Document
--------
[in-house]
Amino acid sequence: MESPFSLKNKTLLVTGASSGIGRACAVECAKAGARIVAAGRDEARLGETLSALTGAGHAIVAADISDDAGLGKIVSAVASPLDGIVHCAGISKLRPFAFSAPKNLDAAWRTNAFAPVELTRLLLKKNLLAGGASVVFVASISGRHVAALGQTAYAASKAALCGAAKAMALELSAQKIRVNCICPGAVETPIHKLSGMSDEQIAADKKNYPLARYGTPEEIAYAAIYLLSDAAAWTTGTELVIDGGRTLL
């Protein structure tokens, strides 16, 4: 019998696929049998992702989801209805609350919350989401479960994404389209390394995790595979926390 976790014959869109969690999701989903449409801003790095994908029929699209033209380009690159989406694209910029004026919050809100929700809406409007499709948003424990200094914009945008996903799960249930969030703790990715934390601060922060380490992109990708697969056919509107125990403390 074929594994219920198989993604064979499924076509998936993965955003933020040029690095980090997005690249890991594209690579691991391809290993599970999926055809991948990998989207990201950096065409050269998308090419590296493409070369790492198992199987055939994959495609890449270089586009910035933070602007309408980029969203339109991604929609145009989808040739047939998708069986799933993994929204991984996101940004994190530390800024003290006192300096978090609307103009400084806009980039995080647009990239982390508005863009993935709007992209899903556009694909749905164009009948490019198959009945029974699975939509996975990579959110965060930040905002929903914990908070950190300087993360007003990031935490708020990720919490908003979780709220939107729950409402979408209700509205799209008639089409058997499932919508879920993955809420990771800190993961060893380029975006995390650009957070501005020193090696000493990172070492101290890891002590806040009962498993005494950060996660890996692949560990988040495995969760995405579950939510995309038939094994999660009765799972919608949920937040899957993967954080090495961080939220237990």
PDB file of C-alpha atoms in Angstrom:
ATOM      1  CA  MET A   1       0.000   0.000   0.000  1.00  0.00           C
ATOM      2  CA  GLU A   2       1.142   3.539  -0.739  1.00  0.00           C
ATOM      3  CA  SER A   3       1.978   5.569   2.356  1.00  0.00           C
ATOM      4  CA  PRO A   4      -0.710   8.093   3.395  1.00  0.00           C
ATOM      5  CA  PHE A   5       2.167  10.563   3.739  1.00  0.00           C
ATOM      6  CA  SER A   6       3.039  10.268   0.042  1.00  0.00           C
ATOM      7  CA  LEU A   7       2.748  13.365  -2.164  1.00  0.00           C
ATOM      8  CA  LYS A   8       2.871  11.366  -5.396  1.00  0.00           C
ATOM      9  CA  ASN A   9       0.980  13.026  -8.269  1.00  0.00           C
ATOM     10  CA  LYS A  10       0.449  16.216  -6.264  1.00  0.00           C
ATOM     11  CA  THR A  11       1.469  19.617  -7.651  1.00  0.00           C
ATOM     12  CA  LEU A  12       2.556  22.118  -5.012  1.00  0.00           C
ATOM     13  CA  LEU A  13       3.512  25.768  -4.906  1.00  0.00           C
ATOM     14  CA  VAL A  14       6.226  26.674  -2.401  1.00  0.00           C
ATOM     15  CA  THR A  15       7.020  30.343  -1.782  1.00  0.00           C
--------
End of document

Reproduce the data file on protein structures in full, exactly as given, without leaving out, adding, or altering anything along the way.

[in-house]
Amino acid sequence: MESPFSLKNKTLLVTGASSGIGRACAVECAKAGARIVAAGRDEARLGETLSALTGAGHAIVAADISDDAGLGKIVSAVASPLDGIVHCAGISKLRPFAFSAPKNLDAAWRTNAFAPVELTRLLLKKNLLAGGASVVFVASISGRHVAALGQTAYAASKAALCGAAKAMALELSAQKIRVNCICPGAVETPIHKLSGMSDEQIAADKKNYPLARYGTPEEIAYAAIYLLSDAAAWTTGTELVIDGGRTLL
């Protein structure tokens, strides 16, 4: 019998696929049998992702989801209805609350919350989401479960994404389209390394995790595979926390 976790014959869109969690999701989903449409801003790095994908029929699209033209380009690159989406694209910029004026919050809100929700809406409007499709948003424990200094914009945008996903799960249930969030703790990715934390601060922060380490992109990708697969056919509107125990403390 074929594994219920198989993604064979499924076509998936993965955003933020040029690095980090997005690249890991594209690579691991391809290993599970999926055809991948990998989207990201950096065409050269998308090419590296493409070369790492198992199987055939994959495609890449270089586009910035933070602007309408980029969203339109991604929609145009989808040739047939998708069986799933993994929204991984996101940004994190530390800024003290006192300096978090609307103009400084806009980039995080647009990239982390508005863009993935709007992209899903556009694909749905164009009948490019198959009945029974699975939509996975990579959110965060930040905002929903914990908070950190300087993360007003990031935490708020990720919490908003979780709220939107729950409402979408209700509205799209008639089409058997499932919508879920993955809420990771800190993961060893380029975006995390650009957070501005020193090696000493990172070492101290890891002590806040009962498993005494950060996660890996692949560990988040495995969760995405579950939510995309038939094994999660009765799972919608949920937040899957993967954080090495961080939220237990």
PDB file of C-alpha atoms in Angstrom:
ATOM      1  CA  MET A   1       0.000   0.000   0.000  1.00  0.00           C
ATOM      2  CA  GLU A   2       1.142   3.539  -0.739  1.00  0.00           C
ATOM      3  CA  SER A   3       1.978   5.569   2.356  1.00  0.00           C
ATOM      4  CA  PRO A   4      -0.710   8.093   3.395  1.00  0.00           C
ATOM      5  CA  PHE A   5       2.167  10.563   3.739  1.00  0.00           C
ATOM      6  CA  SER A   6       3.039  10.268   0.042  1.00  0.00           C
ATOM      7  CA  LEU A   7       2.748  13.365  -2.164  1.00  0.00           C
ATOM      8  CA  LYS A   8       2.871  11.366  -5.396  1.00  0.00           C
ATOM      9  CA  ASN A   9       0.980  13.026  -8.269  1.00  0.00           C
ATOM     10  CA  LYS A  10       0.449  16.216  -6.264  1.00  0.00           C
ATOM     11  CA  THR A  11       1.469  19.617  -7.651  1.00  0.00           C
ATOM     12  CA  LEU A  12       2.556  22.118  -5.012  1.00  0.00           C
ATOM     13  CA  LEU A  13       3.512  25.768  -4.906  1.00  0.00           C
ATOM     14  CA  VAL A  14       6.226  26.674  -2.401  1.00  0.00           C
ATOM     15  CA  THR A  15       7.020  30.343  -1.782  1.00  0.00           C